A characteristic difference between a drift-diffusion and an energy transport simulation is that while the carriers
stay at lattice temperature in the former one, they can reach significantly higher
temperatures in the latter one. Carrier heating occurs in the pinch-off region near the
drain. While the vast majority of electrons from the channel flow into the drain, some of
them have enough energy to diffuse into the p-doped body, where a certain percentage
recombines with holes. The remaining electrons flow into the source and drain regions, and
are of no harm. The problem is, that pair recombination causes a lack of holes and hence a
steady decrease of the body potential. The difference between drift-diffusion and energy transport can be seen in
Fig. 4.4 and Fig. 4.9, respectively, where the distributed
potential is shown at a vertical position of
In Fig. 4.9 an anomalous drop of the body potential is observed with
increasing drain voltage. Not only is the drain-body junction reverse biased but also the
source-body junction. Therefore, leakage currents from both junctions flow into the floating
body. Clearly, the dropping body potential has an influence to the drain current via the body
effect (Fig. 4.10). The gate overdrive
stays the same yielding to a
reduced channel charge and therefore to a smaller drain current.
Threshold voltage as a function of the body bias of the SOI with a body
contact (Device 2) obtained by drift-diffusion simulations. The threshold voltage was
defined as the gate-source voltage at which the drain current equals
The balance of the drift and diffusion currents is affected by carrier heating as follows.
This means that carrier diffusion in the energy transport model is enhanced by a factor
compared with the drift-diffusion model.
To the occurrence of the current drop four partial effects contribute:
- In device regions where electrons reach high temperatures, such as the pinch-off
region, electrons diffuse farther away from the interface and spread deeper into the
p-body. This effect is also known as real space transfer (RST).
- Excess electrons accruing from the pinch-off region recombine with holes in the p-body
- Removing holes causes the body potential to drop and the source-body junction to
become reverse biased. A steady state is reached when the reverse junction leakages of
both the source-body and drain-body junctions compensate for the recombining holes.
- Due to the body effect the drain current decreases with decreasing body potential.
The RST of hot electrons from the pinch-off region to the depletion region
underneath is at the outset of the effect. With drift-diffusion, the RST does not appear
since electrons cannot move from the low quasi FERMI level (QFL) in the
pinch-off region to any higher QFL in the depletion region or in the p-body. The
difference in the electron concentration between drift-diffusion and energy transport can be seen clearly in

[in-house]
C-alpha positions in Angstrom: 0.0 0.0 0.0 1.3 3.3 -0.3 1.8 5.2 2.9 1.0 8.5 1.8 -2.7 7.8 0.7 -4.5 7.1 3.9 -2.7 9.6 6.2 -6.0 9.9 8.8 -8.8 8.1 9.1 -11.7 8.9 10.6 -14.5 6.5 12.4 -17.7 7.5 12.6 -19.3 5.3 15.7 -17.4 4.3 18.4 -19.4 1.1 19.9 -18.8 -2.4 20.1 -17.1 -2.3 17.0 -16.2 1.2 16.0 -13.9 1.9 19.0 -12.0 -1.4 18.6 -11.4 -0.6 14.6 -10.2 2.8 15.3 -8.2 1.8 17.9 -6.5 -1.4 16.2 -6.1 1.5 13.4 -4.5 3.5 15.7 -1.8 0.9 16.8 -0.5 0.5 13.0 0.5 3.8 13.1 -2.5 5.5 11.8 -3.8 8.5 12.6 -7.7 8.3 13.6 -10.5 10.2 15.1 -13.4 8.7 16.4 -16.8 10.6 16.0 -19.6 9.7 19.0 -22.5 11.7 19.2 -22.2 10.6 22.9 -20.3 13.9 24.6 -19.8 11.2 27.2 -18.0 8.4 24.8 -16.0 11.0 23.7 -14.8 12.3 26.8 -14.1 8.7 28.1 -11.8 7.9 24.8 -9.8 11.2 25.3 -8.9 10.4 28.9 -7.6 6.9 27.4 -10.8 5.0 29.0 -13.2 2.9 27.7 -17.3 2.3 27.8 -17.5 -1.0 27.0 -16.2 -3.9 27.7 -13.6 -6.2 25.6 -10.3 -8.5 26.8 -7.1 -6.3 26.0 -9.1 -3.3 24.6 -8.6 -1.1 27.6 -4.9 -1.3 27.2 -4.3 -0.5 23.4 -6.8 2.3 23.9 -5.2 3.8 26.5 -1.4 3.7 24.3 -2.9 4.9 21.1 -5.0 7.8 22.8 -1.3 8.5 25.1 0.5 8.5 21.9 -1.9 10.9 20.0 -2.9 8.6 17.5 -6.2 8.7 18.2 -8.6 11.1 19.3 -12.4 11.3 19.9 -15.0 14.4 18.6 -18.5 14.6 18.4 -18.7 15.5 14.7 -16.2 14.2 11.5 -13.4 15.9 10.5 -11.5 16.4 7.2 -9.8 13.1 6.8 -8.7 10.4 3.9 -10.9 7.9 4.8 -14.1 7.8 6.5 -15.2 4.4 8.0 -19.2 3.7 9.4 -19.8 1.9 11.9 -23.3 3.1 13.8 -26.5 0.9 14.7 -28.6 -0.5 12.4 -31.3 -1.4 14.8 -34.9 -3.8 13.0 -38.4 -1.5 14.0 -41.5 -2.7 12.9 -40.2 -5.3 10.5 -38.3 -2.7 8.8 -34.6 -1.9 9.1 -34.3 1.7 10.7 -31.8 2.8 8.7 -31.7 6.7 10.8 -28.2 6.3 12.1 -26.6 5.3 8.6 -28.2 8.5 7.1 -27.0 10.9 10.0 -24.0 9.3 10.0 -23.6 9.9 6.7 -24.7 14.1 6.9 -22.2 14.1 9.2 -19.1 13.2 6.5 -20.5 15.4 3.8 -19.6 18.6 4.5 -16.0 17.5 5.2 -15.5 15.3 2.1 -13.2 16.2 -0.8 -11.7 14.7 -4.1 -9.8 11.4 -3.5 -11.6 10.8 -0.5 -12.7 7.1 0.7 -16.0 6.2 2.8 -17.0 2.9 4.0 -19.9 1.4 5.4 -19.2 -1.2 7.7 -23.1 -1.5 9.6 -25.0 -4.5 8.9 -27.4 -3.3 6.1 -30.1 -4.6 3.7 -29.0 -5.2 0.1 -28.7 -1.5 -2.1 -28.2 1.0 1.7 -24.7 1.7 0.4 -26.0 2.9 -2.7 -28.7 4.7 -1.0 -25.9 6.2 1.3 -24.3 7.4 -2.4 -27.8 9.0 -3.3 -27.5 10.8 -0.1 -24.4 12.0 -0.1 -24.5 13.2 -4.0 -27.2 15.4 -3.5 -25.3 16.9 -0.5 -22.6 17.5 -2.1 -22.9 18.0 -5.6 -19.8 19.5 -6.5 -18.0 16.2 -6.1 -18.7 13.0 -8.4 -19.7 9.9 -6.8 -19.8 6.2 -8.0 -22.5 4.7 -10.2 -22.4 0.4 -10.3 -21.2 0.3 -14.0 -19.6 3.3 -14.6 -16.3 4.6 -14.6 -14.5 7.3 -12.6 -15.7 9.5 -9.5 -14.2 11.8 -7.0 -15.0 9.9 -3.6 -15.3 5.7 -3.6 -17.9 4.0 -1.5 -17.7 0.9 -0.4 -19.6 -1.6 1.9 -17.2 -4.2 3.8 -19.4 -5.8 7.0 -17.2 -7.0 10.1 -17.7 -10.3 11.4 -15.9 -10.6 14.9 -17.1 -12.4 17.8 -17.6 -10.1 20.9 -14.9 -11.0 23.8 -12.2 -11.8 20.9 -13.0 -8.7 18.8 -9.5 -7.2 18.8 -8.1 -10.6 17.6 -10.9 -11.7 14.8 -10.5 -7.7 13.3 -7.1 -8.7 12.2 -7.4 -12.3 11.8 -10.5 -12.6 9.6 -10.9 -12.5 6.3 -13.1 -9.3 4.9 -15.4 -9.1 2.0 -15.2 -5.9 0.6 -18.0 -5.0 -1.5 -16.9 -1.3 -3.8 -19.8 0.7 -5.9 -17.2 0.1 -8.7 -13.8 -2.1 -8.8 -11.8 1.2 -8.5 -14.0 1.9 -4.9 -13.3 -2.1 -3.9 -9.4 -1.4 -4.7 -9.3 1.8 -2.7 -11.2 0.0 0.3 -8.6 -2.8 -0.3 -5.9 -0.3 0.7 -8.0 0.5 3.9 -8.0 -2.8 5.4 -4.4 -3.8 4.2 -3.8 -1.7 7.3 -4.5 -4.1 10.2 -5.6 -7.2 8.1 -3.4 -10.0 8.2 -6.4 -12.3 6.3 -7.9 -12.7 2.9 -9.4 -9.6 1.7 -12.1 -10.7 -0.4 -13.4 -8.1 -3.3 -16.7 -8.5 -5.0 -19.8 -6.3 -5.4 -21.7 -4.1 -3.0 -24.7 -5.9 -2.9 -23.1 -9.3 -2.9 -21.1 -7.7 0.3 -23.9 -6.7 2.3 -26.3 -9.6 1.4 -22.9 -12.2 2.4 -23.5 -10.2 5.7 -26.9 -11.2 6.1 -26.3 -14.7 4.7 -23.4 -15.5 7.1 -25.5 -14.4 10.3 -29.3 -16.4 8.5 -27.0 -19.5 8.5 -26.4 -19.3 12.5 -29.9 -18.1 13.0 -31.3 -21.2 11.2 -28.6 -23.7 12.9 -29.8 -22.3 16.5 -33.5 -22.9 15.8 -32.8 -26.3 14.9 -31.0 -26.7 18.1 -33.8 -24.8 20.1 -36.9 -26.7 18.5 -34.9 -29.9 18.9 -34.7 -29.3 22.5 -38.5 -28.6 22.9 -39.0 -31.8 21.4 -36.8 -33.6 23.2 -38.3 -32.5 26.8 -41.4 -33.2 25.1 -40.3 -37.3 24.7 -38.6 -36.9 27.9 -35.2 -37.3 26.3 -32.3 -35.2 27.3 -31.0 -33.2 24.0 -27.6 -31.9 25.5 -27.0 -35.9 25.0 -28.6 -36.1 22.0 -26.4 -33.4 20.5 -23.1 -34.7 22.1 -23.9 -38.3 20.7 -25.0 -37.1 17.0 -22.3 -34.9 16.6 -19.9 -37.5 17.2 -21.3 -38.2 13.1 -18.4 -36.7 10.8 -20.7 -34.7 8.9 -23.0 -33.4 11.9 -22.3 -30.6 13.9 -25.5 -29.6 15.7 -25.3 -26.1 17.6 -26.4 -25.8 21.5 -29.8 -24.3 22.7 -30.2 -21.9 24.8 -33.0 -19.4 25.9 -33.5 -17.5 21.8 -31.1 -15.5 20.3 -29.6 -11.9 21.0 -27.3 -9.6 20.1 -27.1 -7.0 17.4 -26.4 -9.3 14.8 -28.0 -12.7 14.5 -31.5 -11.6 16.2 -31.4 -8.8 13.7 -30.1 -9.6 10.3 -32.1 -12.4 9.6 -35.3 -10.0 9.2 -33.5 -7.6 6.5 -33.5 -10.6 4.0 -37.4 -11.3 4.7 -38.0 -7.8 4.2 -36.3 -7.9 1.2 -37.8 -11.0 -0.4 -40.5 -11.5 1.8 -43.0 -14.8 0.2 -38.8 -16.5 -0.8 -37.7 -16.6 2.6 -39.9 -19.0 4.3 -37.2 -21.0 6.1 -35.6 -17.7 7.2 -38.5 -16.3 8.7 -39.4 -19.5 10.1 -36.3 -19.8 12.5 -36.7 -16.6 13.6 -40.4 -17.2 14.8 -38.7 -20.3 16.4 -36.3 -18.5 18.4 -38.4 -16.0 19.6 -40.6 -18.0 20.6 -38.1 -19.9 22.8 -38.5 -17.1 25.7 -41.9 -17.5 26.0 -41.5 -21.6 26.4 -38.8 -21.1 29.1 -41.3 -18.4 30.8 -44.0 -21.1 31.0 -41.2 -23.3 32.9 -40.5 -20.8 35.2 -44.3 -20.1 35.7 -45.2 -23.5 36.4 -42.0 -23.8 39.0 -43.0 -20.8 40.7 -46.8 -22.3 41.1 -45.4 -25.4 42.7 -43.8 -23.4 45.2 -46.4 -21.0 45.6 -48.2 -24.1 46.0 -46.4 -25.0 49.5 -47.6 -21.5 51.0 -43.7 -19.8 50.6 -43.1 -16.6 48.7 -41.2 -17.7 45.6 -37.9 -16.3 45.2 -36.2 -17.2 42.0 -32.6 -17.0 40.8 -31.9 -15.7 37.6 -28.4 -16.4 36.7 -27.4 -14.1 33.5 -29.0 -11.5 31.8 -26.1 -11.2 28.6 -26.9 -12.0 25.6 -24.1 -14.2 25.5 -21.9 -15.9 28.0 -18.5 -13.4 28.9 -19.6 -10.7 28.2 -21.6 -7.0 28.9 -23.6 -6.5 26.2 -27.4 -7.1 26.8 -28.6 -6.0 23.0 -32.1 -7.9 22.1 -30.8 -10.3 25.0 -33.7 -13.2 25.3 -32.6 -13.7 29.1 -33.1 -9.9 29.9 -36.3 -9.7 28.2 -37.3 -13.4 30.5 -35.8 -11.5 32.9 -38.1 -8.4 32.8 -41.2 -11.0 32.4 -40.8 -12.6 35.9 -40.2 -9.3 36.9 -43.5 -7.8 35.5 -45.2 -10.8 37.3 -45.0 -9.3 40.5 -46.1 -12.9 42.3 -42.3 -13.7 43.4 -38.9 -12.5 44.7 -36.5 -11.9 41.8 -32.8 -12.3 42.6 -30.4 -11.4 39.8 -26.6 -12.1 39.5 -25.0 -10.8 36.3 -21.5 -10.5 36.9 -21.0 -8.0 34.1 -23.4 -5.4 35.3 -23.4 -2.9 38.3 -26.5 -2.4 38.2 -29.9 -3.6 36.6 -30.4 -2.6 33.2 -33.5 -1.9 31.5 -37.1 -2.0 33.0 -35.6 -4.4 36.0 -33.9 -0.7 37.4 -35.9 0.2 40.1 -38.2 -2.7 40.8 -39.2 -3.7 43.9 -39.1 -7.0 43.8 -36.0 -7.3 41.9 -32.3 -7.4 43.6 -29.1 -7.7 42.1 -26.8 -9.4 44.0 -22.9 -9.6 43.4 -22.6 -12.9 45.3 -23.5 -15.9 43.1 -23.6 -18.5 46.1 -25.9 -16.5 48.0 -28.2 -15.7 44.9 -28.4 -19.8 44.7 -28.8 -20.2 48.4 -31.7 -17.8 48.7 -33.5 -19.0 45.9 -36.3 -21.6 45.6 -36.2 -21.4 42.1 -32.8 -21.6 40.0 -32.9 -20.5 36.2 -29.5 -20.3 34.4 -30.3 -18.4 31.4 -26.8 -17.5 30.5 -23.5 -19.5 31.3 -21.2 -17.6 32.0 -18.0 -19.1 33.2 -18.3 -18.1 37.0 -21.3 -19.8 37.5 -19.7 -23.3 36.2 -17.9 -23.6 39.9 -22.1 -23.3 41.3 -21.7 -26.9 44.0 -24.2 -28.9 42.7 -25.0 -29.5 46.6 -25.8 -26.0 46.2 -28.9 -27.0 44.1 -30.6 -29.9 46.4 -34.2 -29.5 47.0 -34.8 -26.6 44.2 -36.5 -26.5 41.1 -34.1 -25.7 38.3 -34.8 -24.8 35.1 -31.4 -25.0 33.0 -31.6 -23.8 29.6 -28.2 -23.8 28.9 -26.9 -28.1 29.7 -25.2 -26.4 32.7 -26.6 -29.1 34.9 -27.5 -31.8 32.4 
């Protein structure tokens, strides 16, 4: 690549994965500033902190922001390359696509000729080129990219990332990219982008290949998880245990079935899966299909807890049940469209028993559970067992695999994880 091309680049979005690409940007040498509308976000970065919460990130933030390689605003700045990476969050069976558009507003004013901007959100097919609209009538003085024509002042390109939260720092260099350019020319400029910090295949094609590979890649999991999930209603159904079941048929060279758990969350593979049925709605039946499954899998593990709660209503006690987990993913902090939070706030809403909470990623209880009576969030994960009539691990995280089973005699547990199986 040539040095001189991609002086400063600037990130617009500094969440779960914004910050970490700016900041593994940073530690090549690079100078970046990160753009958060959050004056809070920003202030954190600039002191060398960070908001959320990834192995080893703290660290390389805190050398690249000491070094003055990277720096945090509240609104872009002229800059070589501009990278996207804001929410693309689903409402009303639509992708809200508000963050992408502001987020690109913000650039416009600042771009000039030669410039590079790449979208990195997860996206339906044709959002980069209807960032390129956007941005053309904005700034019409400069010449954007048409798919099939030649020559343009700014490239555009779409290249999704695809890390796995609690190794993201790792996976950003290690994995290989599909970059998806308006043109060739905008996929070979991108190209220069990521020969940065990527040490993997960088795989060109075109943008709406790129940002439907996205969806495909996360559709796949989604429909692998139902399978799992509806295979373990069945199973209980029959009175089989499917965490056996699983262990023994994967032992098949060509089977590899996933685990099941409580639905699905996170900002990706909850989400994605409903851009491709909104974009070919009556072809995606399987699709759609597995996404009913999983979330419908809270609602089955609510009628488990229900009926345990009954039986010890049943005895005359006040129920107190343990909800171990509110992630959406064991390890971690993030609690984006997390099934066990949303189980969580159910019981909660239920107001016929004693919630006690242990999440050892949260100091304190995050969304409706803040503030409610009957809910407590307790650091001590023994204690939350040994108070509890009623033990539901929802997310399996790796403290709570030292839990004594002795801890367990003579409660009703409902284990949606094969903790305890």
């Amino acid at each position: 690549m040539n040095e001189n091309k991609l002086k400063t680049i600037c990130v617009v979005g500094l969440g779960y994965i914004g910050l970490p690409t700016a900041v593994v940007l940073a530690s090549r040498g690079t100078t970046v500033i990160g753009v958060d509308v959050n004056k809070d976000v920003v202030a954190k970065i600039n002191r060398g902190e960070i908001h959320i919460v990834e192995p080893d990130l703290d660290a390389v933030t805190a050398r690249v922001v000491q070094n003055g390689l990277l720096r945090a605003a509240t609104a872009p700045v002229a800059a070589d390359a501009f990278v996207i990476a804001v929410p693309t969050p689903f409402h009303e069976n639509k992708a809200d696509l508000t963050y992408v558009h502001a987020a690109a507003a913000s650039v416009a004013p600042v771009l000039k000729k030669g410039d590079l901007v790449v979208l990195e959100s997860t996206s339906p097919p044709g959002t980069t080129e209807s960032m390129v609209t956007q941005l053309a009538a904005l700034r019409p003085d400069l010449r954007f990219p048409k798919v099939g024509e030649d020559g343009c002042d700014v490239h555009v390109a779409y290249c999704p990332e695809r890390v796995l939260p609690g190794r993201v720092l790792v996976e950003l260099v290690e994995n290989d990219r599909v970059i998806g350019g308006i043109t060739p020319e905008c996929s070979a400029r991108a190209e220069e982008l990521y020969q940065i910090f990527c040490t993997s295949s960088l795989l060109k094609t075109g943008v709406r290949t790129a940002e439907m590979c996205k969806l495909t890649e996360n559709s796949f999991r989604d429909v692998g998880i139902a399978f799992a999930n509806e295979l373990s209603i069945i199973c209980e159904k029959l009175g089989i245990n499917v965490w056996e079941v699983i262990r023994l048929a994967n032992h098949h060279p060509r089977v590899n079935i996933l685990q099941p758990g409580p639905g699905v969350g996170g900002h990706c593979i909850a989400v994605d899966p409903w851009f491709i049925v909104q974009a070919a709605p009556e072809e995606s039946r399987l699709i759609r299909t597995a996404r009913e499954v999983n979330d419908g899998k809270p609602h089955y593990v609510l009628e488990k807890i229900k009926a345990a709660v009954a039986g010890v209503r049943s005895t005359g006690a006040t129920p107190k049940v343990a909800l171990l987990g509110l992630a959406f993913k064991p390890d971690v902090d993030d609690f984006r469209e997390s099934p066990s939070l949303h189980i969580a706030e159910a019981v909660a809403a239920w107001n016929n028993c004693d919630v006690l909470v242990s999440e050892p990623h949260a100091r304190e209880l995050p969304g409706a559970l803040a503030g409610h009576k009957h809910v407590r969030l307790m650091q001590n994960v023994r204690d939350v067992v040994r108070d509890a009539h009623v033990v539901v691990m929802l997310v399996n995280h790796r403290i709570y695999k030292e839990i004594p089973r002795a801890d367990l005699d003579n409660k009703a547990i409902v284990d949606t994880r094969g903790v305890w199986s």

Fig. 4.11 and Fig. 4.12. In Fig. 4.12 the spread of electrons into
the body is remarkable. This difference has a great impact on the
SHOCKLEY-READ-HALL generation/recombination rates depicted in
Fig. 4.13 to Fig. 4.16. The critical area is the
depletion region underneath the pinch-off region. While the drift-diffusion simulation predicts carrier
generation in this area, which is the expected situation in this depletion region, in the
energy transport simulation carrier recombination takes place because of the excess electrons. As a
consequence of recombination, holes are removed from the p-body. If the body is contacted,
the recombining holes are substituted by holes from the body contact, leading to a small
substrate current which flows into the body (Fig. 4.7). However, in an
SOI MOSFET the situation is different. The holes removed by recombination make the
body potential drop. Eventually the reverse bias of the source-body and drain-body junctions
becomes large enough such that the junction leakage currents compensate for the recombination
current and a steady state is reached. Via the body effect the drop of the body potential
causes the drain current to decrease.
Electron concentration in the SOI (Device 1) obtained by a drift-diffusion
Electron concentration in the SOI (Device 1) obtained by an energy transport
SRH net-generation in the SOI (Device 1) obtained by a drift-diffusion
simulation. Generation occurs only in the drain-body junction.
SRH net-generation in the SOI (Device 1) obtained by an energy transport
simulation. Generation occurs in both junctions.
SRH net-recombination in the SOI (Device 1) obtained by a drift-diffusion
simulation. Recombination occurs only in the source-body junction.
SRH net-recombination in the SOI (Device 1) obtained by an
energy transport simulation. Recombination occurs in the whole p-body.
M. Gritsch: Numerical Modeling of Silicon-on-Insulator MOSFETs PDF